Announcements of the results of one clinical trial or another appear almost daily in the popular media and scientific press, often confounding readers because the outcomes contradict previous studies or perceived wisdom—this new cancer drug is a miracle; eating yogurt is the key to living longer, etc. For the past 12 years, ClinicalTrials.gov has been the go-to site for trial information, currently listing 121,021 ongoing or completed studies from 179 countries.
This issue of The Scientist looks at two of the trickier kinds of clinical trials—those involving children and those examining the benefits of dietary supplements.
By the numbers, there is no shortage of pediatric trials, even though they can be ethically tricky. ClinicalTrials.gov lists 29,253 studies containing the word “children”; 9,419 are still open. Of those, an overwhelming number (2,001) contain the word “cancer”; 327, the word “pain”; 174, “depression”; 78, “sepsis.” These numbers are instructive—in the past, children were almost never included in drug trials, even though adult medications were often prescribed for use in children, beginning at birth.
Children were almost never included in drug trials, even though adult medications were often prescribed for use in children, beginning
Two features by staff editors examine drug trials motivated by the growing realization that children have unique health-care needs because they are so physiologically different from adults and, at different ages, from each other. In her feature, “Child-Proofing Drugs,” Edyta Zielinska reports on the latest research findings about what these differences are and how they change, not always in a linear fashion, from birth to adulthood. Such knowledge clearly indicates drugs must be tested in children, and it is also motivating the scientifically informed design of new trials for young patients.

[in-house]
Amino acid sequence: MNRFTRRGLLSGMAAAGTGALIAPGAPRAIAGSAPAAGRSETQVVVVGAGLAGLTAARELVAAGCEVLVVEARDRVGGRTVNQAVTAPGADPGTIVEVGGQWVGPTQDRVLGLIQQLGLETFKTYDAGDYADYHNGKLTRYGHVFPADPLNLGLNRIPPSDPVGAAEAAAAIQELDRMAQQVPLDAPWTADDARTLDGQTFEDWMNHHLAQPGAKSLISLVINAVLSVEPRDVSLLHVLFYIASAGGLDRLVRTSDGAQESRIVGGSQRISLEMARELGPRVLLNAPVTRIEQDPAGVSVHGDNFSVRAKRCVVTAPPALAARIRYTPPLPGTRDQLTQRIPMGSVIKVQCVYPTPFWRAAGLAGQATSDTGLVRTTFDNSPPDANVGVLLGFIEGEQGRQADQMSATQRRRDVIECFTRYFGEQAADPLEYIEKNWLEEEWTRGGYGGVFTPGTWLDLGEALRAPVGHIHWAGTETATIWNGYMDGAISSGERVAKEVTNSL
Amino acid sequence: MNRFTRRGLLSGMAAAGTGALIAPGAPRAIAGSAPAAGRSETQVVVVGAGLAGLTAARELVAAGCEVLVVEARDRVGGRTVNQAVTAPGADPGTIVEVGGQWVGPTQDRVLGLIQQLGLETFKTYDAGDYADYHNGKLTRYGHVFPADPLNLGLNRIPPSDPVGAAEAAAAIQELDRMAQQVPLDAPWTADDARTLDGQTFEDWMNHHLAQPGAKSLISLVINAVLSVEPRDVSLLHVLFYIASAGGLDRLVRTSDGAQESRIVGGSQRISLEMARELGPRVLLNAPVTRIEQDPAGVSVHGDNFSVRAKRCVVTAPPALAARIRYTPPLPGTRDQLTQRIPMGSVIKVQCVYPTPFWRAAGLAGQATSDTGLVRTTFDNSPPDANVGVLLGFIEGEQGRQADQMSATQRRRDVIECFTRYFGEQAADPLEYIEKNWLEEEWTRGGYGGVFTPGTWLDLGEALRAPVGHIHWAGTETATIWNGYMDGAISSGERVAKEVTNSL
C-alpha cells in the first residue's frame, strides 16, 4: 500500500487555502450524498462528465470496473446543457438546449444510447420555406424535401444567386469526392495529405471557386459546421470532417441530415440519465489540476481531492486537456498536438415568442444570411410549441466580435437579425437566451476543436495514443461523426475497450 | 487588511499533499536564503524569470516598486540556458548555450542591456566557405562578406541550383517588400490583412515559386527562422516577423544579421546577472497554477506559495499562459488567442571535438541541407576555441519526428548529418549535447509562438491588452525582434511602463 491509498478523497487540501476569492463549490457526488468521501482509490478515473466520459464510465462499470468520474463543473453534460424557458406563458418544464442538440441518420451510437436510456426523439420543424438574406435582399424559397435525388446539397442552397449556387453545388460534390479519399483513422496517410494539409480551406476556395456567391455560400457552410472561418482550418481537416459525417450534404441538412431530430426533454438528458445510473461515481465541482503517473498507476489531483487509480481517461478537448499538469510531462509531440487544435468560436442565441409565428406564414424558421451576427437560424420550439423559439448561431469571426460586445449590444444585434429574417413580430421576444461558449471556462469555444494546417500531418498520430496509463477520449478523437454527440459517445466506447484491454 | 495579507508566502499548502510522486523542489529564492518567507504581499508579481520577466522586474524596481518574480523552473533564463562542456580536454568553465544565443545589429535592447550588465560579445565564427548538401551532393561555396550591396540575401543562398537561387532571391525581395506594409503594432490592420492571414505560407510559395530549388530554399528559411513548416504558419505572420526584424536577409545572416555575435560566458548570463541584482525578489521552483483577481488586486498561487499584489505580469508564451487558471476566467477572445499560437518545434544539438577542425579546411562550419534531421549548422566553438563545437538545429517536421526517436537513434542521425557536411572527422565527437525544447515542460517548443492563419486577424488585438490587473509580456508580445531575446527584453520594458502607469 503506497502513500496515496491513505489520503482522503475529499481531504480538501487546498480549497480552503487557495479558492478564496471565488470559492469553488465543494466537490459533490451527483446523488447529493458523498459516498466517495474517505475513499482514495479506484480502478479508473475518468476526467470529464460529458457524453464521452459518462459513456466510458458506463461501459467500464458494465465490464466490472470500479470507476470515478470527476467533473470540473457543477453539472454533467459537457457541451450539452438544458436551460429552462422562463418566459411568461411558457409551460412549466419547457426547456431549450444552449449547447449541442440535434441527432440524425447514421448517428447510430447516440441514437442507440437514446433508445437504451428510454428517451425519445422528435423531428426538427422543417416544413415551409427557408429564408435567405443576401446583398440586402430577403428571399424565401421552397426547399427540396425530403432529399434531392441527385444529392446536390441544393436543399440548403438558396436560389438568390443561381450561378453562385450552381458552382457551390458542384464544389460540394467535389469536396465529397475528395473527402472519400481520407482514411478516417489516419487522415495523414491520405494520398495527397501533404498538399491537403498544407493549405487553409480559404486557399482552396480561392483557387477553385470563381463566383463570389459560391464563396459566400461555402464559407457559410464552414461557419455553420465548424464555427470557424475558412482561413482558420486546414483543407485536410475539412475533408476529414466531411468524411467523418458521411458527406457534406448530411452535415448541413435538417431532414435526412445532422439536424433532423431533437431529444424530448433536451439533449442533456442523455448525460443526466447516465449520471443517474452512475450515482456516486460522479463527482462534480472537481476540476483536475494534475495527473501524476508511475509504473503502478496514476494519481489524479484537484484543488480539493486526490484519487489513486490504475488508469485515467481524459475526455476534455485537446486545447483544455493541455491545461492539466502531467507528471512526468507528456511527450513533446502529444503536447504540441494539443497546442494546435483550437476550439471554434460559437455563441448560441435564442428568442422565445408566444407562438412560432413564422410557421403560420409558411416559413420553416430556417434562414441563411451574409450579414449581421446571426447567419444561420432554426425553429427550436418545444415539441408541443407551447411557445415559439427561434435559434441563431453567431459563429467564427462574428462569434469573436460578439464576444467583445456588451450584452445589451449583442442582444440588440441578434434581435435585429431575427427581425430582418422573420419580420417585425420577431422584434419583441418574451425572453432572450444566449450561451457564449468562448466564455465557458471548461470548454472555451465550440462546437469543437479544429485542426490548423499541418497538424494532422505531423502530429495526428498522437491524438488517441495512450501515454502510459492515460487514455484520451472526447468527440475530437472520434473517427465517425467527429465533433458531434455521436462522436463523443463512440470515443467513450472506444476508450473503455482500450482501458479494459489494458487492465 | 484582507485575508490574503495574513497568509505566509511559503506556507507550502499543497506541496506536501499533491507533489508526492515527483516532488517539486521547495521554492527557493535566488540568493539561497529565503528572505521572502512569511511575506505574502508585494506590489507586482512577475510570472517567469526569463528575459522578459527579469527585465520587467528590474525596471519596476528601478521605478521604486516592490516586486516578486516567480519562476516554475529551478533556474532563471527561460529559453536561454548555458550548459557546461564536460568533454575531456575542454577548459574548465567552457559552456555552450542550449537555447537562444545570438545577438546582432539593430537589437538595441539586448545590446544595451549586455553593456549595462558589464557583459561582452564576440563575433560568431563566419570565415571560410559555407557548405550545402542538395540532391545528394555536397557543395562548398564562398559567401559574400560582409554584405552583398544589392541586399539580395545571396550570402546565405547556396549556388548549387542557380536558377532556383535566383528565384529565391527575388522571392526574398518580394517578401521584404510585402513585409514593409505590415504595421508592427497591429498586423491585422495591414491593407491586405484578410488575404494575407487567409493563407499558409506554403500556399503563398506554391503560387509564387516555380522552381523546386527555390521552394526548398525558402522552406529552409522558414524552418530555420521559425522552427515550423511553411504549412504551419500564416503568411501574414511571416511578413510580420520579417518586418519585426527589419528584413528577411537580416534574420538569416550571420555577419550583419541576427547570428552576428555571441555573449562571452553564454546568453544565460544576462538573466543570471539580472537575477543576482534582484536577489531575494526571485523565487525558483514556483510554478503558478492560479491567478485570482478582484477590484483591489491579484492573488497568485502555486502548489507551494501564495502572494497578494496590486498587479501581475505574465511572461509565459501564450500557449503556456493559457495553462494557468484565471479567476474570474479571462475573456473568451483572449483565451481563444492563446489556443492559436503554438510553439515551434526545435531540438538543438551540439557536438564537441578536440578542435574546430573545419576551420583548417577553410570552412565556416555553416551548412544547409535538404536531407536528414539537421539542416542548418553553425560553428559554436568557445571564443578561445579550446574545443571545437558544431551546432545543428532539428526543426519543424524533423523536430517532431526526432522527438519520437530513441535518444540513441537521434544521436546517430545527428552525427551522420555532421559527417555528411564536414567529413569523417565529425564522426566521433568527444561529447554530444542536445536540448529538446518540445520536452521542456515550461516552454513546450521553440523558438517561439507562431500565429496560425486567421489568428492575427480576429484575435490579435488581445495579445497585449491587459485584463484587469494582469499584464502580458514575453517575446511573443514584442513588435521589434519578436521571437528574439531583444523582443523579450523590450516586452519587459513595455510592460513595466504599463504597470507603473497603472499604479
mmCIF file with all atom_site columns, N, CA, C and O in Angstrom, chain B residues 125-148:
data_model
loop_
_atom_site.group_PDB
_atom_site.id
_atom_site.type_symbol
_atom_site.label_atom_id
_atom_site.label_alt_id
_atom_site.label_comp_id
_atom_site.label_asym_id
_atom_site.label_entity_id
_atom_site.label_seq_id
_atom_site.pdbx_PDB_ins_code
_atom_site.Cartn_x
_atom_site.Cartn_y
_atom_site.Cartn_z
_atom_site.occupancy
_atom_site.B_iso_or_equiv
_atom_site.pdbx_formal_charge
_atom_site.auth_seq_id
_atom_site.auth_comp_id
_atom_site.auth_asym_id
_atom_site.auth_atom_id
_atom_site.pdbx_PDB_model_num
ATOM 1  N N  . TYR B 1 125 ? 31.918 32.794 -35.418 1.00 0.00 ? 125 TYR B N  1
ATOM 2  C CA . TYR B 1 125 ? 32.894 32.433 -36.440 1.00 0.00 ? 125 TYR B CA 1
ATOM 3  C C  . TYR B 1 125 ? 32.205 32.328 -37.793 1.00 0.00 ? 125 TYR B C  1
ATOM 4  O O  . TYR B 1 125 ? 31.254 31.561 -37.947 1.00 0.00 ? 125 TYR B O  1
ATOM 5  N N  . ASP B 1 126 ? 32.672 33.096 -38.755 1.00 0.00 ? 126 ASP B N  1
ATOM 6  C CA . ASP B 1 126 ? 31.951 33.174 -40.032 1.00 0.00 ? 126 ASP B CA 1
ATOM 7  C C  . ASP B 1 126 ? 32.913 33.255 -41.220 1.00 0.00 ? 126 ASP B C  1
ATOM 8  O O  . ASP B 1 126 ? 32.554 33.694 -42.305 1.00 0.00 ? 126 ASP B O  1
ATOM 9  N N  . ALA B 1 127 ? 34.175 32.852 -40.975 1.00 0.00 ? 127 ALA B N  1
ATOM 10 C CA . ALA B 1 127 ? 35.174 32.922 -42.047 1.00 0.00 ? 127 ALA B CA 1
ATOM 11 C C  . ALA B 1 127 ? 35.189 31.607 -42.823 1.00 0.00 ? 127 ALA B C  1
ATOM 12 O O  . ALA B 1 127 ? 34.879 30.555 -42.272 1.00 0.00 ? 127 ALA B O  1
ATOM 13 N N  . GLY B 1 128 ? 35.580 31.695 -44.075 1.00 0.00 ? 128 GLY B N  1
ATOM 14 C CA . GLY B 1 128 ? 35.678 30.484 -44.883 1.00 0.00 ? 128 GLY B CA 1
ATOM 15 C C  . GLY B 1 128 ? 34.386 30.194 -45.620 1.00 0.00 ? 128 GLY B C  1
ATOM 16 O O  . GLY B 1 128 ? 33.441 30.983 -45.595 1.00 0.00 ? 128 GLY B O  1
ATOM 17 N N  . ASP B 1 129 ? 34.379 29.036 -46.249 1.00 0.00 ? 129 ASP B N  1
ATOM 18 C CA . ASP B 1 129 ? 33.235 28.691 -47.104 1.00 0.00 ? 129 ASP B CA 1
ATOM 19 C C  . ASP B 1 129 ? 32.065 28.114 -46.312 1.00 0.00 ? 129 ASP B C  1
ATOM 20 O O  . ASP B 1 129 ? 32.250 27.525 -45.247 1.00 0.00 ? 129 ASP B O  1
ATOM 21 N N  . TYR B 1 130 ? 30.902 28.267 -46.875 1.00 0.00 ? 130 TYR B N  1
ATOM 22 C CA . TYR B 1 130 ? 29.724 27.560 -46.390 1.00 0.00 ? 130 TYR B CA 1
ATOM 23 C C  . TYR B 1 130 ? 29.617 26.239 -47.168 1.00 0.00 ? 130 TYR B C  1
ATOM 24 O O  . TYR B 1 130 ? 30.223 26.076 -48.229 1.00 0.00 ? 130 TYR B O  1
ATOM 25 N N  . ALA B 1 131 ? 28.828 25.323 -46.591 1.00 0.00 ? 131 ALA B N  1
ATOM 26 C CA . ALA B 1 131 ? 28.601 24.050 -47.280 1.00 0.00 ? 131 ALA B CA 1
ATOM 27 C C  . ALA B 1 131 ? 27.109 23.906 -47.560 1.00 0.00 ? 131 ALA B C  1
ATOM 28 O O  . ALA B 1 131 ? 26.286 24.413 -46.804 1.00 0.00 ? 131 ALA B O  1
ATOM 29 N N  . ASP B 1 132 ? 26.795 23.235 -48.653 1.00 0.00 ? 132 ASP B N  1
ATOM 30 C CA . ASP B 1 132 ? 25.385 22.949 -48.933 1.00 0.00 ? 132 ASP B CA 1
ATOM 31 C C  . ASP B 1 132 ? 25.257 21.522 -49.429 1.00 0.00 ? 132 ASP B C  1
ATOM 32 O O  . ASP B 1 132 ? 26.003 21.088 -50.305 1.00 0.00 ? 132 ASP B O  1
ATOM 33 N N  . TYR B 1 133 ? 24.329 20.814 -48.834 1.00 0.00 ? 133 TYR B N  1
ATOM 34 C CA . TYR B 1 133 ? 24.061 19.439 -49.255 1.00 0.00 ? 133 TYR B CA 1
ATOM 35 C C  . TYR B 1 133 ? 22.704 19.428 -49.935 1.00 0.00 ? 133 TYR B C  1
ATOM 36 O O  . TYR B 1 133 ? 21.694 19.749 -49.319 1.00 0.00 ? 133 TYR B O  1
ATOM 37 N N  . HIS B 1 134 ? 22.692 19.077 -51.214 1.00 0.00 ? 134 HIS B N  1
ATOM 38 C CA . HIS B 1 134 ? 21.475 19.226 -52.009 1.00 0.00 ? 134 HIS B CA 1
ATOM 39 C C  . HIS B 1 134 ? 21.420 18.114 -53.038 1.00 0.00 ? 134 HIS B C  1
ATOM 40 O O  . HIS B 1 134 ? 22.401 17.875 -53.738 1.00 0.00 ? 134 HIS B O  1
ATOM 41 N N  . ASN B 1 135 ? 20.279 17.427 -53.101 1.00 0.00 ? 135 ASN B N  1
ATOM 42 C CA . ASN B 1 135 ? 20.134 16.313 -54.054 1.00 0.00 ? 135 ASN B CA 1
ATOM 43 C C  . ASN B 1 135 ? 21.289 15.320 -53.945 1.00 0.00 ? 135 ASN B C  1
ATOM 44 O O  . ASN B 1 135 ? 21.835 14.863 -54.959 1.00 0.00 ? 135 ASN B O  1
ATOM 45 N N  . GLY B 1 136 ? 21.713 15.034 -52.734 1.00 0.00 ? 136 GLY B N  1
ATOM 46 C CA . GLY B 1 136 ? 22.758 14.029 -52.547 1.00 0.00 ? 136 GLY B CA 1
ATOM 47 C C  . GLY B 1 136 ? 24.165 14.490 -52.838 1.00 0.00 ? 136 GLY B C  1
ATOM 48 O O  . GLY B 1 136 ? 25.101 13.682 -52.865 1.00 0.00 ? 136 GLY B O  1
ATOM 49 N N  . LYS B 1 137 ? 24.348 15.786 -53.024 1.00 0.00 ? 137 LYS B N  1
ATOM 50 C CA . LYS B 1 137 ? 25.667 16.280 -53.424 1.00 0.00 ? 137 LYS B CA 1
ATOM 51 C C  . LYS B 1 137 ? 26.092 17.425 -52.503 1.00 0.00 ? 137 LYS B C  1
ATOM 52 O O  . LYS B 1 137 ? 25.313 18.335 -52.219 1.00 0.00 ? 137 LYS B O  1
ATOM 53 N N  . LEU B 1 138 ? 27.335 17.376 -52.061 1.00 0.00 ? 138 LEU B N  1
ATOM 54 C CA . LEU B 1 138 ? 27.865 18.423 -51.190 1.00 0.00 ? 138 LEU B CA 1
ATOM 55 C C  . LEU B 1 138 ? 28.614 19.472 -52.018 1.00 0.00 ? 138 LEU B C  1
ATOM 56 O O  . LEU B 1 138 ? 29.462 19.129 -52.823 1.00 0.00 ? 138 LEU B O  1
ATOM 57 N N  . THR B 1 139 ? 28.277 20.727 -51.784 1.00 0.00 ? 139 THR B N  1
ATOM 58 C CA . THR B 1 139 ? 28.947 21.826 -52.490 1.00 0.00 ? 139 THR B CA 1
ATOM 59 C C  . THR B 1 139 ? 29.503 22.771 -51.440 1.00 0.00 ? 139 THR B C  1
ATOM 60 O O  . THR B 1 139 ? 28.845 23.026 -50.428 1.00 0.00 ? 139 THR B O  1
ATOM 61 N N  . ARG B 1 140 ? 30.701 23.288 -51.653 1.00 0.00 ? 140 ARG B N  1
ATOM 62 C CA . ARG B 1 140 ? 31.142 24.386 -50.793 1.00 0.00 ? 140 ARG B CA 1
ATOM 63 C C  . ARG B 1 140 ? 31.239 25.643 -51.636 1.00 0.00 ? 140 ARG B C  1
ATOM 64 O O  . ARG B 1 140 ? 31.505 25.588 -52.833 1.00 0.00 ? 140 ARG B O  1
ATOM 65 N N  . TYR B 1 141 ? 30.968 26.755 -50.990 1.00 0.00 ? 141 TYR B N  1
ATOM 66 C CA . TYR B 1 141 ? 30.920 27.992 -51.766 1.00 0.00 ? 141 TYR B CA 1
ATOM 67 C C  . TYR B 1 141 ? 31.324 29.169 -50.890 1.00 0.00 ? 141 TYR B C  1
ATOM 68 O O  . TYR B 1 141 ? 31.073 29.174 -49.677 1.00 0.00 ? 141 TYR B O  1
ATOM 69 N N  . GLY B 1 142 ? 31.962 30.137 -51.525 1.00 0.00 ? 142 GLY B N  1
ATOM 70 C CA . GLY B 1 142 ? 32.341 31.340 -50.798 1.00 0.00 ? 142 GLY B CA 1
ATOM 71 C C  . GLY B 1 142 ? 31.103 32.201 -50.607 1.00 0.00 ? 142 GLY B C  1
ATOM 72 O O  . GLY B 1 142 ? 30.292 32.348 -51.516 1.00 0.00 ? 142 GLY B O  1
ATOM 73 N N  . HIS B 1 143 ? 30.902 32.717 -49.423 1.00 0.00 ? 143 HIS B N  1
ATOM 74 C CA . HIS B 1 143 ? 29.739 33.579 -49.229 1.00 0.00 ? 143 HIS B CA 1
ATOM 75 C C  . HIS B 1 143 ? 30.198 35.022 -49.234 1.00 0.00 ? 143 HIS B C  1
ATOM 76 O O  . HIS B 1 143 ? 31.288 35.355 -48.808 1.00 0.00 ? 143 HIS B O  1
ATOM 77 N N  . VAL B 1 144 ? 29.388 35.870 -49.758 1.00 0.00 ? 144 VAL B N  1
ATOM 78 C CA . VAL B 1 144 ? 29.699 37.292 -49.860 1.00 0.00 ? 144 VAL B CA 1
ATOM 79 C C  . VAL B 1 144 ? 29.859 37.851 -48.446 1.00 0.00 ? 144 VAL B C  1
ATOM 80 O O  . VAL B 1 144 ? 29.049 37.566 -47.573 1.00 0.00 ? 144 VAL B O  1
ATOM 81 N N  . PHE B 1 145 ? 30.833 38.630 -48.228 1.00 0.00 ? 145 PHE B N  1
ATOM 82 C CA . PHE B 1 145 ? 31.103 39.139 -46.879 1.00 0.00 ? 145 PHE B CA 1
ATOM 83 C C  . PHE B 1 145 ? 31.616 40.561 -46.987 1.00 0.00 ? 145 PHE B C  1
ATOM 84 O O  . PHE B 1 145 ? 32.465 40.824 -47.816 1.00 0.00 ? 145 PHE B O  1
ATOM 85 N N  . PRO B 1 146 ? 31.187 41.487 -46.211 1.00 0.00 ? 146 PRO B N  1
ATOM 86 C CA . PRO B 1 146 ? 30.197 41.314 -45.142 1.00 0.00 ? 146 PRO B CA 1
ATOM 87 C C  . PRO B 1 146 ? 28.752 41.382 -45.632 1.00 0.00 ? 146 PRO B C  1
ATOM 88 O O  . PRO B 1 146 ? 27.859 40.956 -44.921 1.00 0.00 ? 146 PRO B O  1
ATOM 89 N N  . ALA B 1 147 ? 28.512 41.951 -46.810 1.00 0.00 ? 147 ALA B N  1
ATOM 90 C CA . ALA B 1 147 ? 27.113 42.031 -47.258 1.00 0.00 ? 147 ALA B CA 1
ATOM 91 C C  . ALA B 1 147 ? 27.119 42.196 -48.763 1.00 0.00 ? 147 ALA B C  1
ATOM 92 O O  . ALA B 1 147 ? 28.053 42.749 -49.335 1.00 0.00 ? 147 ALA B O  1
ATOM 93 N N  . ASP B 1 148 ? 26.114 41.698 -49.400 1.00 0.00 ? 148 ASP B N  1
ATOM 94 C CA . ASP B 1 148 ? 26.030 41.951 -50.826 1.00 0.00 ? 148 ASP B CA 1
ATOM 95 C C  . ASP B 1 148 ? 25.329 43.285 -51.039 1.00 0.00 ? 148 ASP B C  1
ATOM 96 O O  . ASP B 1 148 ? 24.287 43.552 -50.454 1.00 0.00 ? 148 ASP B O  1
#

Changes in the regulatory landscape have also been influenced by the accumulation of data about children’s unique physiology. In “Are the Kids Alright?” Bob Grant outlines the legal ins and outs of legislation changes as they have applied both to children and to drugmakers. A couple of these laws expire in October, 2012, right before the US presidential elections. Politicians are already deep into campaign mode, and so is Pharma. Congress can either reauthorize the laws for another 5 years, let them expire, or make them permanent. The pharmaceutical industry, which stands to reap some nice financial rewards, is advocating permanent reauthorization. But the antigovernment sentiment in the land at the moment worries University of Wisconsin pediatrician and bioethicist Norm Fost, who says in the article, “I have great fears whether that attitude will damage the thinking on Capitol Hill about the FDA reauthorization.”
Clinical trials of nutrients may be even trickier. All the pitfalls plaguing them are cataloged in “Vitamin D on Trial." Deficiencies in this vitamin have been implicated in a wide range of diseases, such as cancer, asthma, multiple sclerosis, and diabetes. But finding definitive answers to whether this is actually true has no motivating interest for pharmaceutical companies, because profits from drug sales dwarf those of supplements. So clever trial designs and thinking outside the box are necessary.
This issue has plenty more. The revelation of the intimate and unique nature of each person’s microbiome raises ethical issues considered by Kieran O’Doherty ("Who Are We Really?"). There are scientists spiking Barcelona fountains with diced liver to lure flatworms for modeling animal regeneration ("Model Citizen"); TB-sniffing bees a report on biotech IPOs; and, one year after the Fukushima nuclear accident, an opinion on how wildlife weathered the radiation release. So read on.
Mary Beth Aberlin
Update (Feb 29) – After this editorial went to press the Institute of Medicine issued a report stating that BPCA, PREA, and similar laws are successfully enticing drug makers to conduct pediatric clinical trials, but that the trend could be improved further by making trials higher quality, requiring more robust ethical justifications for the work, encouraging more long-term studies, and requesting more trials in neonates.